On gender and photojournalism: a response to Paul Melcher by Melissa Golden

“It took me too long to figure out that drinking massive amounts of alcohol and putting up with sexual harassment were not tests I had to pass to join the club. I now know it took me so long because I didn’t have a strong, senior female photographer or editor willing to take me in and tell me that ‘there’s another, better way.'” –Melissa Golden

Earlier this week, Paul Melcher, best known to me from the usually level-headed Melcher System blog, posted an article on the Black Star Rising blog, Why Is a Photojournalist’s Gender Relevant to Their Work?, dismissive of exhibitions, collectives, and professional organizations that are focused on women photographers. Thankfully, there was immediate backlash against Melcher’s post. A facebook post from Melissa Golden initially drew me to Melcher’s article, and I asked if she’d be willing to expand her thoughts a bit more. I’m glad she did; I knew from her history that she would have a valuable perspective on the importance of women’s photographer organizations, and I think this perspective can easily apply to other minority-focused organizations and exhibitions. Diversity among the ranks of photographers, editors, and anyone else involved in photography, will only make our craft stronger and more relevant to the public. This is a guest post by Golden, a photojournalist based in Los Angeles. If you don’t already know her work, you need to.

Paul Melcher recently posted a piece on the Black Star Rising blog, raising the question of why a photojournalists’ gender is important to his or her work. It’s not, Paul- except when it is.

On the plus side, I possess a number of advantages over my male counterparts. I can photograph children in a park without adults immediately suspecting I may be a sex offender, I can take pictures of women in cultures where a male photographer would be forbidden, and (I suspect) editors are more likely to hire me to shoot sensitive subjects like victims of sexual violence.. Conversely, I have to put up with some pretty ridiculous things that men do not. I’ve been sexually harassed by colleagues and subjects. I’ve been discriminated against by paternalistic editors who have feared for my safety in the field because of my gender. A fixer I once hired overseas paraded me around his village like a trophy and spent much of our time together propositioning me. I shot nothing useable in that time and I know for a fact this is not an unusual story for women photojournalists working abroad. I know of one colleague whose fixer even arranged to have her arrested after she spurned his advances.

Mr. Melcher misses the mark when he asks what gender has to do with the photojournalistic process. I’d like to give him the benefit of the doubt and assume that his post is attempting to say that photojournalism transcends gender, and gender should not be relevant. I think he meant that in the best possible way, but saying that is like saying we’ve transcended race in America. I don’t live in a fantasyland where racism doesn’t exist and I certainly don’t live in a society absent of sexism. Sometimes gender has nothing to do with the photojournalistic process, sure, but sometimes it has everything to do with it.

I joined the Women Photojournalists of Washington (WPOW) when I moved to DC in the summer of 2007. I had just begun my freelance career after leaving newspapers and the nascent organization looked like it could provide some good networking opportunities. I wasn’t interested in female camaraderie or girl talk or anything of the sort. I wanted work and I was willing to mask my general disdain for other women to go forth and make nice.

Yes, I was truly a self-hating woman. If I sat down with a shrink, we could probably trace this back to childhood traumas, but my general wariness of other females was certainly reinforced over the years. By the time I started in photography, it was clear to me that it was a boys’ club and if I wanted in, I’d have to earn it. To me, it was obvious that earning it meant hanging with the boys, drinking enough to keep up, shooting brutal assignments without complaint and laughing off sexual harassment. The brutal assignments were the best part. Early on I spent a lot of time in locker rooms and on sidelines. A linebacker ran me over and tore my rotator cuff the first time I shot high school football and I wore the bruises with pride, even though I couldn’t lift my arm for a few weeks. I welcomed the tough assignments and still do.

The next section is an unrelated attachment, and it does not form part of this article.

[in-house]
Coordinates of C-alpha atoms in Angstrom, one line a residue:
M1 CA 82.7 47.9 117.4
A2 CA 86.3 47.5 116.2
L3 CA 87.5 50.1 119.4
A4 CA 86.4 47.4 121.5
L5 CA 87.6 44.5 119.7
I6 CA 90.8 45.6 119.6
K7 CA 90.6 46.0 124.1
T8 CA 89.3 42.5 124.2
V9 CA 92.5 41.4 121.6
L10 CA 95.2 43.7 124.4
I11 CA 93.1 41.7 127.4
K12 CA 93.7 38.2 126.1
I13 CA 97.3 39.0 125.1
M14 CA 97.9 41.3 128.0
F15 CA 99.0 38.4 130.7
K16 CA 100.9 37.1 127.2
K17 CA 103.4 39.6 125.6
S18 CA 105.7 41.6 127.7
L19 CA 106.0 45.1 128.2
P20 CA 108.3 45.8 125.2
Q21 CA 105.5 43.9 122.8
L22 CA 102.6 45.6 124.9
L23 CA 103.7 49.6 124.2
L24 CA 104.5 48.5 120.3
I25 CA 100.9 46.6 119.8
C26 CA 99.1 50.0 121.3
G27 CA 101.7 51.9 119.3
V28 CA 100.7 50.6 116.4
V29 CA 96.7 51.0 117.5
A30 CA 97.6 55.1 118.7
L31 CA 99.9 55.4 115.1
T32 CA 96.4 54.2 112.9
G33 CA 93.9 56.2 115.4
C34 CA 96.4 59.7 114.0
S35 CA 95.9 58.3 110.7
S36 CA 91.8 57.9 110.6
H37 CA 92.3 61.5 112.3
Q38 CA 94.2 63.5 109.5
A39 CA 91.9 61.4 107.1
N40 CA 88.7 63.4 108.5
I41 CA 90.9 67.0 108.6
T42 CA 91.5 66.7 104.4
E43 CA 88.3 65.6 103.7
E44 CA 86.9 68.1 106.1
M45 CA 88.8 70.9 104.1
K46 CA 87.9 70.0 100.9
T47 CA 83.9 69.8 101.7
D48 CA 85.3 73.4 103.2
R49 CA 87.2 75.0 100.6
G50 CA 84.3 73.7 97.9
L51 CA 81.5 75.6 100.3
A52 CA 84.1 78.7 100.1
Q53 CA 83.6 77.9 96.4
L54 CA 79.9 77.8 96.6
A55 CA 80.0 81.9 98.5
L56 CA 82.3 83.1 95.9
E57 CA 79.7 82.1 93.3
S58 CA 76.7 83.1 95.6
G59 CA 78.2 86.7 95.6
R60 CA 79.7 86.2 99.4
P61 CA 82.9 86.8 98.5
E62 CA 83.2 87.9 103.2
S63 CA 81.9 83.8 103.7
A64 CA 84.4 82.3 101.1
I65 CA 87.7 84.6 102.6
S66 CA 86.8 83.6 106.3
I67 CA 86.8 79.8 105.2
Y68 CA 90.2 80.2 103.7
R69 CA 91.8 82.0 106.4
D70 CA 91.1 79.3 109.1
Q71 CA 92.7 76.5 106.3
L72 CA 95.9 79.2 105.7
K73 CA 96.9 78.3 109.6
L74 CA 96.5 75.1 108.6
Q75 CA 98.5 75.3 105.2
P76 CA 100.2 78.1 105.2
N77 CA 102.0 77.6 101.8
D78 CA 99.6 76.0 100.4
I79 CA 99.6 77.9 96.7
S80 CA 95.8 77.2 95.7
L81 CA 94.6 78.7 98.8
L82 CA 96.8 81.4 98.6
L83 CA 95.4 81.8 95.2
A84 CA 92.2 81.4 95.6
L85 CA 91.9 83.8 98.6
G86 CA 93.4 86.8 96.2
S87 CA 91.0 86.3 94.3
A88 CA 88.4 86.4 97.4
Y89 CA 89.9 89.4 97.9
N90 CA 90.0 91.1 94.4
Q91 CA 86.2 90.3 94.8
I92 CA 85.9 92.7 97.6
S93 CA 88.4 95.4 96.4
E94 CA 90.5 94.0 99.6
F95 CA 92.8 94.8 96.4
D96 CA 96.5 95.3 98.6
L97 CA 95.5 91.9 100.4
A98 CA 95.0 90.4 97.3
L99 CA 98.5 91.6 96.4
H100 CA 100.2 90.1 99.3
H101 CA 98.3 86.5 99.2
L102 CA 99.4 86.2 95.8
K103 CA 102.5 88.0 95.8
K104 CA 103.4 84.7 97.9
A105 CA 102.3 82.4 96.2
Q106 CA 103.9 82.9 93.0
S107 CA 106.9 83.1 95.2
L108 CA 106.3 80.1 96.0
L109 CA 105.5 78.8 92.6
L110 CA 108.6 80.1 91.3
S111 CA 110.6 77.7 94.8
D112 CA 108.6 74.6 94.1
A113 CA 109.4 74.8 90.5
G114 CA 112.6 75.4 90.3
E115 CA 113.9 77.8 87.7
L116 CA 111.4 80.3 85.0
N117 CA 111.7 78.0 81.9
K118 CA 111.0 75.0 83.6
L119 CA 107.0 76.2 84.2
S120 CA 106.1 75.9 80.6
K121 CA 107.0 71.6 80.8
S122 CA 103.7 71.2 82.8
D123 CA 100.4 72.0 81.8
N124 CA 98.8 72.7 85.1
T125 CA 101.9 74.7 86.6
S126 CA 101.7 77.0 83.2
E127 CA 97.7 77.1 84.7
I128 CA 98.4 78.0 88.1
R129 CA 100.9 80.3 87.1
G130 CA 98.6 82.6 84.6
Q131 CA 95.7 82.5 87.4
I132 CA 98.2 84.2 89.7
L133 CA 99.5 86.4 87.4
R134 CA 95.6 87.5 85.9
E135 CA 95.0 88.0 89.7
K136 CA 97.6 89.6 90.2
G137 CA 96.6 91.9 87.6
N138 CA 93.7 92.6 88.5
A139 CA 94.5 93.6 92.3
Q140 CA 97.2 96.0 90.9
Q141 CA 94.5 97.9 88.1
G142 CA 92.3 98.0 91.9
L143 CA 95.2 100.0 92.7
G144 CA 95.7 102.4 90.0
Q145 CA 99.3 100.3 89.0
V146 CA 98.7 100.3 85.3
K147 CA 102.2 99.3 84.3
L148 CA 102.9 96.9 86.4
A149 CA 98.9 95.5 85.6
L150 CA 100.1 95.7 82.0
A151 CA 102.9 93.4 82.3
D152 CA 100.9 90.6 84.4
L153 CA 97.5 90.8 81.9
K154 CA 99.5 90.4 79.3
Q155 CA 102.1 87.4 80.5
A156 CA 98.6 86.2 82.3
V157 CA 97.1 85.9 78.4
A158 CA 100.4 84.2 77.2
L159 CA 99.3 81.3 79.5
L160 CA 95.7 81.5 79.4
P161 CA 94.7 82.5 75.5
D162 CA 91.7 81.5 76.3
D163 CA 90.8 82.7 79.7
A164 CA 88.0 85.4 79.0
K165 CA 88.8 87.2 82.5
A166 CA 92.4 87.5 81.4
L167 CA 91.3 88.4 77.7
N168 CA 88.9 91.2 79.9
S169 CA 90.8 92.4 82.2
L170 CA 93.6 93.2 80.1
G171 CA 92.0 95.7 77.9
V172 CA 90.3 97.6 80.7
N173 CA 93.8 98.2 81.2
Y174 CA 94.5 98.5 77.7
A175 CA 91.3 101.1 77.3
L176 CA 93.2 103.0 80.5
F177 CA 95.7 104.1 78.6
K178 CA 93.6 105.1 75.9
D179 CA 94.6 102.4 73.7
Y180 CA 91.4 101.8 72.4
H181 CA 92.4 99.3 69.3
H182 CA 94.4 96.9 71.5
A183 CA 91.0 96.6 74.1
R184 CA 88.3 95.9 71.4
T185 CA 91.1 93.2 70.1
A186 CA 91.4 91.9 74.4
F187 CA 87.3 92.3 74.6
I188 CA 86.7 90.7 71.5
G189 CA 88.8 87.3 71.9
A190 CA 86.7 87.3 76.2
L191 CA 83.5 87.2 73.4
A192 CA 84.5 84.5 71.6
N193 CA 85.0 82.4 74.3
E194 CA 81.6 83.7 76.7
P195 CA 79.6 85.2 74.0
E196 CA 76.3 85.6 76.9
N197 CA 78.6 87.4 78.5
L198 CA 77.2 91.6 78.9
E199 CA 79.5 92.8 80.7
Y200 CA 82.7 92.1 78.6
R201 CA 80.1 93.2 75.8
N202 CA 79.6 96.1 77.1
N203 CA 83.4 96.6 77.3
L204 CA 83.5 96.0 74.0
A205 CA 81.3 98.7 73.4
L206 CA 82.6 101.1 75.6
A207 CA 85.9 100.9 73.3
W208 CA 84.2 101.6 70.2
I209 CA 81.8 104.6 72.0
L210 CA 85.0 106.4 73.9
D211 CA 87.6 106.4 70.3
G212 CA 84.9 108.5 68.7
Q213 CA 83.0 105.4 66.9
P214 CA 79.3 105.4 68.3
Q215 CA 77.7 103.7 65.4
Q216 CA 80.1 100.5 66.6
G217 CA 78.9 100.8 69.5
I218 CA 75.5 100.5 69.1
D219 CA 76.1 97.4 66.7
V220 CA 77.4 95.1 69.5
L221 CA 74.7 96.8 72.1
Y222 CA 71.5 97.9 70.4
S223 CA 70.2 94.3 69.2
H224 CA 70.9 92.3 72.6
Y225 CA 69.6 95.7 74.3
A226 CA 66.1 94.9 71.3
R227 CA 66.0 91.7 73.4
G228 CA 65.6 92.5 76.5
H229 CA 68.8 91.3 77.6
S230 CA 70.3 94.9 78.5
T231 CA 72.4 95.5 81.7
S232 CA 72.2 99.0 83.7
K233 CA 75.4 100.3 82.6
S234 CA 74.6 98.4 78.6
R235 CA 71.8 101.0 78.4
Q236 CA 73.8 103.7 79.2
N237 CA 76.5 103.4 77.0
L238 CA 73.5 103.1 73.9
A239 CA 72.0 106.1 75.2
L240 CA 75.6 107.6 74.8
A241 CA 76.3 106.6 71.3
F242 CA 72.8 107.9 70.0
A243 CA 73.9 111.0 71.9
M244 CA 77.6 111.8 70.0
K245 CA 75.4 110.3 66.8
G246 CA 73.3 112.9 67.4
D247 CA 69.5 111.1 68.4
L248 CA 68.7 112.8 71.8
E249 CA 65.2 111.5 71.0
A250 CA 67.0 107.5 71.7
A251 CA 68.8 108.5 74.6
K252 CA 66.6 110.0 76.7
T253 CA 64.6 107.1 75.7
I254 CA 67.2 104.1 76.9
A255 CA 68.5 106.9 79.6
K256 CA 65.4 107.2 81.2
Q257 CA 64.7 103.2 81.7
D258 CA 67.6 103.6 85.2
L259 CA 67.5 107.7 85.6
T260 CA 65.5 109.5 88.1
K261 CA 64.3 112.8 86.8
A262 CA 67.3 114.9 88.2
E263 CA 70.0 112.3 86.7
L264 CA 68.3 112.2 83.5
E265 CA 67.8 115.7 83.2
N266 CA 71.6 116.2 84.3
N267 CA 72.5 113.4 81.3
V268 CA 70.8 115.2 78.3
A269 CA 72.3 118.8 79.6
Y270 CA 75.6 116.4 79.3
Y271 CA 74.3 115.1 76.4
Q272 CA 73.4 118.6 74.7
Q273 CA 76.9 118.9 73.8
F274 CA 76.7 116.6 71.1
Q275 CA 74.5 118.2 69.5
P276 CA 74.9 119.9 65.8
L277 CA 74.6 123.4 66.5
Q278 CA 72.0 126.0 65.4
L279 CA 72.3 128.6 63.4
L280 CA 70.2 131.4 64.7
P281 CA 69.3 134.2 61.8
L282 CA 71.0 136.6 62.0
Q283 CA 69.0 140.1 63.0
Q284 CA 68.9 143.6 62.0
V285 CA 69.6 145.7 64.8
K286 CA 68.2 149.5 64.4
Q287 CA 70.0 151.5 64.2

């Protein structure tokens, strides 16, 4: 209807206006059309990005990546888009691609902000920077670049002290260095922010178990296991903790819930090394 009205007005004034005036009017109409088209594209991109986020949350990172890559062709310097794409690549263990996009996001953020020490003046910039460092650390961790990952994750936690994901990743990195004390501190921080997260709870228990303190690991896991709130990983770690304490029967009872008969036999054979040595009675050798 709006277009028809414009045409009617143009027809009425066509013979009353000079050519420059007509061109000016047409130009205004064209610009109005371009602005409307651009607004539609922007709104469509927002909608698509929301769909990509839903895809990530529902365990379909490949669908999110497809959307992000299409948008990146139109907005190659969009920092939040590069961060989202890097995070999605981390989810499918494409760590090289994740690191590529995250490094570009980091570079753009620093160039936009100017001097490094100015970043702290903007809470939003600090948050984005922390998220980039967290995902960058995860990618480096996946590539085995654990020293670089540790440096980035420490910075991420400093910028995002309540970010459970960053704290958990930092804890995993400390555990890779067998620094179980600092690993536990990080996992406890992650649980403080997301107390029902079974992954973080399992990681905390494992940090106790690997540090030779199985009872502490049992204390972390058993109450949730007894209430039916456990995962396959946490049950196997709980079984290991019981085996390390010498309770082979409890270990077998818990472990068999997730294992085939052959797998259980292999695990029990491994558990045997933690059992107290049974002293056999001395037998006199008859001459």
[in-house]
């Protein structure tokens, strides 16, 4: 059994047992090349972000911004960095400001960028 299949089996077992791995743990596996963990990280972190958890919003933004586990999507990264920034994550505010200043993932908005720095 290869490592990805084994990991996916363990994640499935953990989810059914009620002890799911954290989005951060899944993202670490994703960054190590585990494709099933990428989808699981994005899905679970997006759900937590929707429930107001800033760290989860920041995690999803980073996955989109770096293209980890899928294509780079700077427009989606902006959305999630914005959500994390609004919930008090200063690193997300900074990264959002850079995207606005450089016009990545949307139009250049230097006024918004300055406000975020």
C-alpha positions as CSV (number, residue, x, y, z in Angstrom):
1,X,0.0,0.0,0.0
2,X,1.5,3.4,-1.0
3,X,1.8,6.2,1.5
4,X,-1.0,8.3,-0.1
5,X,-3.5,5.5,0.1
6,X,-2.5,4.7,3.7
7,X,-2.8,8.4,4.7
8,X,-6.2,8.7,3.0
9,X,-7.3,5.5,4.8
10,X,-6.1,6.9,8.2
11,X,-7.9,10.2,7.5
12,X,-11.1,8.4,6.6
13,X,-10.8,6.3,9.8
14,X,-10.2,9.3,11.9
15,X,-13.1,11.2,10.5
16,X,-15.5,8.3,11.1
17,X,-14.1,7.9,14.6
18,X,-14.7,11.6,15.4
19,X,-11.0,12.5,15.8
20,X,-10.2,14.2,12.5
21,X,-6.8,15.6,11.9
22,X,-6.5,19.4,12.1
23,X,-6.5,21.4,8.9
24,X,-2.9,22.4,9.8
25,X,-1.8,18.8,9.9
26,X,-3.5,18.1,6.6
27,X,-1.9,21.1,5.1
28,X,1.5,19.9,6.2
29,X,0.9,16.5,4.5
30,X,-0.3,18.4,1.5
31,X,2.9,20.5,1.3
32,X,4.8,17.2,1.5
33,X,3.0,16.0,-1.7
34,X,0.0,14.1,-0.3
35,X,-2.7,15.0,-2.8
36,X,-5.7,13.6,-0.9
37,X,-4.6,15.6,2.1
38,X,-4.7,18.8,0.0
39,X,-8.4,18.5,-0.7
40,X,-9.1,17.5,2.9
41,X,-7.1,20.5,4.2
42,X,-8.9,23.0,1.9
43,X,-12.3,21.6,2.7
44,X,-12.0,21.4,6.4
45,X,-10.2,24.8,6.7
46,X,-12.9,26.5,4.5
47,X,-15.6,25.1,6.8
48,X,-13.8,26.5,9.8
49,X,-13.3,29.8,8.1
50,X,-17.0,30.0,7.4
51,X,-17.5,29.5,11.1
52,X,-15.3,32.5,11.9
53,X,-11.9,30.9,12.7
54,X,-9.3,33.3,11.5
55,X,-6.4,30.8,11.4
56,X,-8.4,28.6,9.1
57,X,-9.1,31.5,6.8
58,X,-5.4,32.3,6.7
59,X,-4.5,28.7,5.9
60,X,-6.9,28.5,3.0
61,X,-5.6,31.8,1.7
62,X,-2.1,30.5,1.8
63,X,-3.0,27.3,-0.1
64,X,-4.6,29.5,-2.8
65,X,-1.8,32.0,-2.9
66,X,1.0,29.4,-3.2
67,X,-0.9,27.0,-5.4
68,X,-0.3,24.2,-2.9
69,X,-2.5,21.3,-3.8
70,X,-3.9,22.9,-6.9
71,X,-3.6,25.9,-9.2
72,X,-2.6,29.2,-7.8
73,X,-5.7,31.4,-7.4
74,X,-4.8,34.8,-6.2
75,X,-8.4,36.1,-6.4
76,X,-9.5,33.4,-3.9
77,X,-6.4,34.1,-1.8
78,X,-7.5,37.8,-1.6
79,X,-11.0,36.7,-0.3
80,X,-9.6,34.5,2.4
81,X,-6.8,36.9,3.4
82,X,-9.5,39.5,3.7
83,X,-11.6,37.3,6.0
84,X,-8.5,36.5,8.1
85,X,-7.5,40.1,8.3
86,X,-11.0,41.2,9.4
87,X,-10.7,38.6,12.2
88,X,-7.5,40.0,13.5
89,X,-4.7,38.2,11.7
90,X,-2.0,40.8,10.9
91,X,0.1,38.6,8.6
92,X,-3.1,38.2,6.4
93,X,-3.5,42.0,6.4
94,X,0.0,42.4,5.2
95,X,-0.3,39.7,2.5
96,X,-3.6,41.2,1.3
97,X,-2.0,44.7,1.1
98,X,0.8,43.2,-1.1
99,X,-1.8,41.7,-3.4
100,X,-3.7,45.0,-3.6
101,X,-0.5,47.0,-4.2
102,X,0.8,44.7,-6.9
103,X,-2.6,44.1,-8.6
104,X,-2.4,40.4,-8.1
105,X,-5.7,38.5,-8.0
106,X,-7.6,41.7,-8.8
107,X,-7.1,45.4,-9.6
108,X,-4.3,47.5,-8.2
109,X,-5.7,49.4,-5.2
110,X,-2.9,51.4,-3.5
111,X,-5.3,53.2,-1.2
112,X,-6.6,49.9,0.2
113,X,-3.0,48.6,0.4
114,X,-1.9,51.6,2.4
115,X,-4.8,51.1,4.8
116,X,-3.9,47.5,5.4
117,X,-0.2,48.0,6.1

It took me too long to figure out that drinking massive amounts of alcohol and putting up with sexual harassment were not tests I had to pass to join the club. I now know it took me so long because I didn’t have a strong, senior female photographer or editor willing to take me in and tell me that “there’s another, better way.”

The only other women photographers I knew were my contemporaries and I viewed them as direct competition for space in the boys’ club. The small handful of veteran women photographers who might have helped me seemed distant, and frankly, I was extremely intimidated by them.
That first WPOW meeting transformed my worldview. I found myself in a houseful of women photographers with some of the most distinguished names in the field. Once again, I found myself intimidated. Over the course of the evening, they proved to be friendly, accessible and eager to help a young photographer who just moved to town.

WPOW offers a mentorship program, educational programs, a regular lecture series, and it produces juried shows by its members. The organization doesn’t exist to the exclusion of men. It hosts an ongoing monthly happy hour that is open to everyone. Many of the speakers in the lecture series are men. Besides discussions on subjects like business practices and grant writing, members can talk about issues that affect women like maternity, sexual harassment, sexual violence, gender discrimination, and unequal pay.. It’s a valuable forum where these issues can be broached without outright dismissal, disapproval, or fear of reprisal.

Regarding Mr. Melcher’s suggestion that such groups place an undue emphasis on the gender of the photographer, I disagree. I can’t think of a single female colleague who actually identifies as a “woman photojournalist.” It’s an odd construct and I don’t think that these groups are promoting such a thing. I think these groups, workshops, panels, etc. exist for photographers who happen to be women and as such deal regularly with a set of issues that are distinct from their male counterparts.

I moved to Los Angeles recently and I am no longer part of a women’s photography group, but I must give credit to WPOW for playing an important role in my life and career. It cured me of my misogyny and I wish such a group had been available to me earlier in my career. I’m sure it and other groups like it have been as meaningful in other ways to other female photographers. To consider these organizations to be “a silly distraction” is dismissive and, frankly, disrespectful.